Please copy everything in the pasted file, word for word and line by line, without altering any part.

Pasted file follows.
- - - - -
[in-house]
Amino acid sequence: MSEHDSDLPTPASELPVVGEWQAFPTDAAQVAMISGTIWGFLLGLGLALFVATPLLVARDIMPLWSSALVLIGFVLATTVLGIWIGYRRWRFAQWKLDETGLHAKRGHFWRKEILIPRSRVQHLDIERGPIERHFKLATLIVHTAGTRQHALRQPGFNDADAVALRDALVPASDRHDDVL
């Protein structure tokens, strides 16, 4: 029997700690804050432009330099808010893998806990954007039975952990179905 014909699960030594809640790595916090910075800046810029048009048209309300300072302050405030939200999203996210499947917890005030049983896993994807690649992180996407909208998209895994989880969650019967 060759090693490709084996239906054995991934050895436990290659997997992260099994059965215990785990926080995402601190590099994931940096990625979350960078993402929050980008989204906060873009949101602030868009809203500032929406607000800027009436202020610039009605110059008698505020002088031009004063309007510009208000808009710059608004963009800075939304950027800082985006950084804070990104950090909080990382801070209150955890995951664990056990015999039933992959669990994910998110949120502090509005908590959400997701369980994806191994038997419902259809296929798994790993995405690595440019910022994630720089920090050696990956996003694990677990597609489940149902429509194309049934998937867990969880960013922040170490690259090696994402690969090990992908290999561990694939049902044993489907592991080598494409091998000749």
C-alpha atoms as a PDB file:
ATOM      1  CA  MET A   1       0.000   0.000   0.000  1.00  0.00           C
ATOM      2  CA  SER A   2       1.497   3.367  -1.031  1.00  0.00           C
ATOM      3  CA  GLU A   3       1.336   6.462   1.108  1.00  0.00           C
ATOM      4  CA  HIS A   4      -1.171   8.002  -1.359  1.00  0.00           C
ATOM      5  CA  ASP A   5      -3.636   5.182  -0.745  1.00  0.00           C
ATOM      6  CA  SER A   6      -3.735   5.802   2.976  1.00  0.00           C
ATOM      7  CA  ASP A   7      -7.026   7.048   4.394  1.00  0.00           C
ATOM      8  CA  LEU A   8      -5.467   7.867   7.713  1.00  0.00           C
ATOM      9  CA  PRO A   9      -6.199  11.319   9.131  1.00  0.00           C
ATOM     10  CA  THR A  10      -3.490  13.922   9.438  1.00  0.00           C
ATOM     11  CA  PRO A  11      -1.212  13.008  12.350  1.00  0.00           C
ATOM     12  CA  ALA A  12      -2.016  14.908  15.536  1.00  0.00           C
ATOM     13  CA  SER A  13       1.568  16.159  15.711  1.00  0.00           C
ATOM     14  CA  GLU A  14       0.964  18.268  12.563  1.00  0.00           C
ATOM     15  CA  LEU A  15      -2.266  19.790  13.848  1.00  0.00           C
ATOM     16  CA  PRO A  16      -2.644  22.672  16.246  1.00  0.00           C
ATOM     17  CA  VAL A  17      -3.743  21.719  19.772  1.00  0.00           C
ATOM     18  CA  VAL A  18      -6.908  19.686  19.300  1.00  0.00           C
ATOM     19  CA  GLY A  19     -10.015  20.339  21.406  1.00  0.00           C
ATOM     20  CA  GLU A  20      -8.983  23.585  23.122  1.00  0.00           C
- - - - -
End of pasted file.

[in-house]
Amino acid sequence: MSEHDSDLPTPASELPVVGEWQAFPTDAAQVAMISGTIWGFLLGLGLALFVATPLLVARDIMPLWSSALVLIGFVLATTVLGIWIGYRRWRFAQWKLDETGLHAKRGHFWRKEILIPRSRVQHLDIERGPIERHFKLATLIVHTAGTRQHALRQPGFNDADAVALRDALVPASDRHDDVL
């Protein structure tokens, strides 16, 4: 029997700690804050432009330099808010893998806990954007039975952990179905 014909699960030594809640790595916090910075800046810029048009048209309300300072302050405030939200999203996210499947917890005030049983896993994807690649992180996407909208998209895994989880969650019967 060759090693490709084996239906054995991934050895436990290659997997992260099994059965215990785990926080995402601190590099994931940096990625979350960078993402929050980008989204906060873009949101602030868009809203500032929406607000800027009436202020610039009605110059008698505020002088031009004063309007510009208000808009710059608004963009800075939304950027800082985006950084804070990104950090909080990382801070209150955890995951664990056990015999039933992959669990994910998110949120502090509005908590959400997701369980994806191994038997419902259809296929798994790993995405690595440019910022994630720089920090050696990956996003694990677990597609489940149902429509194309049934998937867990969880960013922040170490690259090696994402690969090990992908290999561990694939049902044993489907592991080598494409091998000749």
C-alpha atoms as a PDB file:
ATOM      1  CA  MET A   1       0.000   0.000   0.000  1.00  0.00           C
ATOM      2  CA  SER A   2       1.497   3.367  -1.031  1.00  0.00           C
ATOM      3  CA  GLU A   3       1.336   6.462   1.108  1.00  0.00           C
ATOM      4  CA  HIS A   4      -1.171   8.002  -1.359  1.00  0.00           C
ATOM      5  CA  ASP A   5      -3.636   5.182  -0.745  1.00  0.00           C
ATOM      6  CA  SER A   6      -3.735   5.802   2.976  1.00  0.00           C
ATOM      7  CA  ASP A   7      -7.026   7.048   4.394  1.00  0.00           C
ATOM      8  CA  LEU A   8      -5.467   7.867   7.713  1.00  0.00           C
ATOM      9  CA  PRO A   9      -6.199  11.319   9.131  1.00  0.00           C
ATOM     10  CA  THR A  10      -3.490  13.922   9.438  1.00  0.00           C
ATOM     11  CA  PRO A  11      -1.212  13.008  12.350  1.00  0.00           C
ATOM     12  CA  ALA A  12      -2.016  14.908  15.536  1.00  0.00           C
ATOM     13  CA  SER A  13       1.568  16.159  15.711  1.00  0.00           C
ATOM     14  CA  GLU A  14       0.964  18.268  12.563  1.00  0.00           C
ATOM     15  CA  LEU A  15      -2.266  19.790  13.848  1.00  0.00           C
ATOM     16  CA  PRO A  16      -2.644  22.672  16.246  1.00  0.00           C
ATOM     17  CA  VAL A  17      -3.743  21.719  19.772  1.00  0.00           C
ATOM     18  CA  VAL A  18      -6.908  19.686  19.300  1.00  0.00           C
ATOM     19  CA  GLY A  19     -10.015  20.339  21.406  1.00  0.00           C
ATOM     20  CA  GLU A  20      -8.983  23.585  23.122  1.00  0.00           C